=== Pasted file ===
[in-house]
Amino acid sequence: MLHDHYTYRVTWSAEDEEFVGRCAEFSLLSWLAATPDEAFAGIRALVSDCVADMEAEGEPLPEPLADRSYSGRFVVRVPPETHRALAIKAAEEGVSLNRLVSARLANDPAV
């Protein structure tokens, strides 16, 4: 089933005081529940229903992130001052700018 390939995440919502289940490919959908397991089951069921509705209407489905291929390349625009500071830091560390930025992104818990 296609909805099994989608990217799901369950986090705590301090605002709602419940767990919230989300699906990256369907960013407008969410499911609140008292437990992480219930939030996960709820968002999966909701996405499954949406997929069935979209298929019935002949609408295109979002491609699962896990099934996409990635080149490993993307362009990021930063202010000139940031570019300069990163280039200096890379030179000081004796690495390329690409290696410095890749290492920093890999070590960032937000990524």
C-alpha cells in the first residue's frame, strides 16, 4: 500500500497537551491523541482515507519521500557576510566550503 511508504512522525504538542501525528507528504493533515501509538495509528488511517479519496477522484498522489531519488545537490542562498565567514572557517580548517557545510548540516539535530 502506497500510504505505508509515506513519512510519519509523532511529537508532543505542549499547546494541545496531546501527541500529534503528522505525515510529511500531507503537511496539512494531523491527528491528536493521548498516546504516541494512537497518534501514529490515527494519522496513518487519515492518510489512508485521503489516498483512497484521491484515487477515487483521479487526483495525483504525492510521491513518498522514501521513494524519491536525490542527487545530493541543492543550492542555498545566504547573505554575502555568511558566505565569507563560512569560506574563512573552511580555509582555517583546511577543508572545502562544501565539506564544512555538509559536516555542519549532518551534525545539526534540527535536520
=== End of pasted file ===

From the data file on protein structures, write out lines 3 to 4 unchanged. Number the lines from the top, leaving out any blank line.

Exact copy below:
């Protein structure tokens, strides 16, 4: 089933005081529940229903992130001052700018 390939995440919502289940490919959908397991089951069921509705209407489905291929390349625009500071830091560390930025992104818990 296609909805099994989608990217799901369950986090705590301090605002709602419940767990919230989300699906990256369907960013407008969410499911609140008292437990992480219930939030996960709820968002999966909701996405499954949406997929069935979209298929019935002949609408295109979002491609699962896990099934996409990635080149490993993307362009990021930063202010000139940031570019300069990163280039200096890379030179000081004796690495390329690409290696410095890749290492920093890999070590960032937000990524």
C-alpha cells in the first residue's frame, strides 16, 4: 500500500497537551491523541482515507519521500557576510566550503 511508504512522525504538542501525528507528504493533515501509538495509528488511517479519496477522484498522489531519488545537490542562498565567514572557517580548517557545510548540516539535530 502506497500510504505505508509515506513519512510519519509523532511529537508532543505542549499547546494541545496531546501527541500529534503528522505525515510529511500531507503537511496539512494531523491527528491528536493521548498516546504516541494512537497518534501514529490515527494519522496513518487519515492518510489512508485521503489516498483512497484521491484515487477515487483521479487526483495525483504525492510521491513518498522514501521513494524519491536525490542527487545530493541543492543550492542555498545566504547573505554575502555568511558566505565569507563560512569560506574563512573552511580555509582555517583546511577543508572545502562544501565539506564544512555538509559536516555542519549532518551534525545539526534540527535536520